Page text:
Malcolm Gladwell, in his new book, David and Goliath: Underdogs, Misfits and the art of battling Giants, describes what he calls his little fish/big pond observations. He noted that no matter what the entering SAT scores were of a particular university, the graduation rates in each programme were roughly the same. In other words if you were in the top third in Harvard's entering Math class (with an SAT score in Math of 753), you had about a 54% chance of graduating in your major. If you were in the bottom third (SAT 581) your chances dropped to 15%. However, if you went to Hartwick College, where the top third of entrants had SAT scores of 569 (12 points below the lowest third at Harvard) you still had a 55% chance of graduating successfully in Math. In other words by choosing Hartwick over Harvard you more than tripled your odds of graduating! Gladwell asserts that it is not the rigour of the programmes that are that much different, but rather it is the culture of the cohort with whom you enter. He states:
The more elite an educational institution is, the worse students feel about their own academic abilities. Students who would be at the top of their class at a good school can easily fall to the bottom of a really good school. Students who would feel that they have mastered a subject at a good school can have the feeling that they are falling farther and farther behind at really good school. And that feeling - as subjective and ridiculous and irrational as it may be - matters. How you feel about your abilities - your academic "self-concept" - in the context of your classroom shapes your willingness to tackle challenges and finish difficult tasks. It is crucial element in your motivation and confidence.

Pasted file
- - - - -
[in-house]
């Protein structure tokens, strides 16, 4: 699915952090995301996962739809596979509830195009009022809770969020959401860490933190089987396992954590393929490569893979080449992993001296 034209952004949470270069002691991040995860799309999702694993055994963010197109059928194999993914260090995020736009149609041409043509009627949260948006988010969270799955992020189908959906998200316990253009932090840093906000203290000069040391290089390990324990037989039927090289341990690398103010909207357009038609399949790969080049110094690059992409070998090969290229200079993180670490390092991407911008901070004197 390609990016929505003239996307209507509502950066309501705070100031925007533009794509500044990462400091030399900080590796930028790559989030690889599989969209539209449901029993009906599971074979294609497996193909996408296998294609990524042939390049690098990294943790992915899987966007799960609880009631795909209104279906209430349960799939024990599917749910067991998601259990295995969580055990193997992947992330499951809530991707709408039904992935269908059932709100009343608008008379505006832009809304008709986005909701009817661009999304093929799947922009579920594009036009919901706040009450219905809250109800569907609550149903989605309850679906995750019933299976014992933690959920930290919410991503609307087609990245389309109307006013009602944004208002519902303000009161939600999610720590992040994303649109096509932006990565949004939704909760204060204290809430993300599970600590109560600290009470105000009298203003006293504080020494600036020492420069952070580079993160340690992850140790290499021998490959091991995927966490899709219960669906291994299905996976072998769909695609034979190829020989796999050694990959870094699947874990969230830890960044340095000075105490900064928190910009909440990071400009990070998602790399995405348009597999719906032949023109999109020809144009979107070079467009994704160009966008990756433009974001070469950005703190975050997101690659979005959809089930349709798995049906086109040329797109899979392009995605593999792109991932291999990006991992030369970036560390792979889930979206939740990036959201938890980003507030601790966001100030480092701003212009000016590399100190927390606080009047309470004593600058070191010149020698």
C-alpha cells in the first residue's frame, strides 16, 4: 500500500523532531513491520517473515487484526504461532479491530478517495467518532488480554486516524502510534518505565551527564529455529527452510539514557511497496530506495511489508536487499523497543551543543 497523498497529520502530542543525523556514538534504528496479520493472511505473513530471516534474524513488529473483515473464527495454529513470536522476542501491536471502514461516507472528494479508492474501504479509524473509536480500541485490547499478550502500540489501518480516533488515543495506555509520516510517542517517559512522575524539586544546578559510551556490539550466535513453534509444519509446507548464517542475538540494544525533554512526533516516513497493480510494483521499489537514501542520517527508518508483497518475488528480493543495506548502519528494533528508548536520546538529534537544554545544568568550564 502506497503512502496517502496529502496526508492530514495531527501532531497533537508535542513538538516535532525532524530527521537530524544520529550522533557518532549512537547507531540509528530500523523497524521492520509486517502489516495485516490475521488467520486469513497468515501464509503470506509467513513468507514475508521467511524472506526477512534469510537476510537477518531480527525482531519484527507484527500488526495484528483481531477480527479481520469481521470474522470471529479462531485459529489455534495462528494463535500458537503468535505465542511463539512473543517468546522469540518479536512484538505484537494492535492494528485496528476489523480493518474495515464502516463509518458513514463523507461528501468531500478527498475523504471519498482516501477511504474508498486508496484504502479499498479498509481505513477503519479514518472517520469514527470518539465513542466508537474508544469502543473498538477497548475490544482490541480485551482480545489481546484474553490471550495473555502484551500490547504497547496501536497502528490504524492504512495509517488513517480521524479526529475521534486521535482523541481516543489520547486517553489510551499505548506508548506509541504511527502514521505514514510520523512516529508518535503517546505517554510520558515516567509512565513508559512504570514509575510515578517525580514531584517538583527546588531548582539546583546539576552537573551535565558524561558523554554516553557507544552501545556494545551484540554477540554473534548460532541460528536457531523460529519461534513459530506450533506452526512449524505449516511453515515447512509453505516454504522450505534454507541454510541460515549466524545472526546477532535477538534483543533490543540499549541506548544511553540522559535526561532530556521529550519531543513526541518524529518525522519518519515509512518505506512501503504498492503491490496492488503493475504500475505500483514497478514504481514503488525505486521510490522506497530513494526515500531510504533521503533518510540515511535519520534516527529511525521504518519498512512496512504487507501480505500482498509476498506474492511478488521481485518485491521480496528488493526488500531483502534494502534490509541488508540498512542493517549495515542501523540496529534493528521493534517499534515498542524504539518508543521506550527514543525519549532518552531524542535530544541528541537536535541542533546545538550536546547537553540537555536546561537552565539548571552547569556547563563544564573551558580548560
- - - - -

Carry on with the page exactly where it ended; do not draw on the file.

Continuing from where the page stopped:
Gladwell goes on to note that the post-graduate career prospects and tracks are basically no different among different ranks of universities and in fact those students who graduate from "second tier" schools are far more likely to publish and be seen as leaders in their fields.
So, back to the original discussion about university placement versus university performance. It would appear that if secondary schools put too great an emphasis (both with their students and in their marketing) on promoting acceptance into top tier, big name universities, then they may actually be doing their graduates a disservice. A more effective university placement strategy would be to research to find out at which universities your students have the most success. Which colleges and programmes are the best "fit" for students coming out of your learning environment. It may not made for the flashiest marketing, but it will be a much more accurate predictor of success and, in the end, be the best possible outcome for your students.
So the next time an independent school admissions person or Head tells you that "95% of our students get into the university of their first choice", ask them the obvious question: "How did they do once they got there?" Those are the numbers that you really want to hear.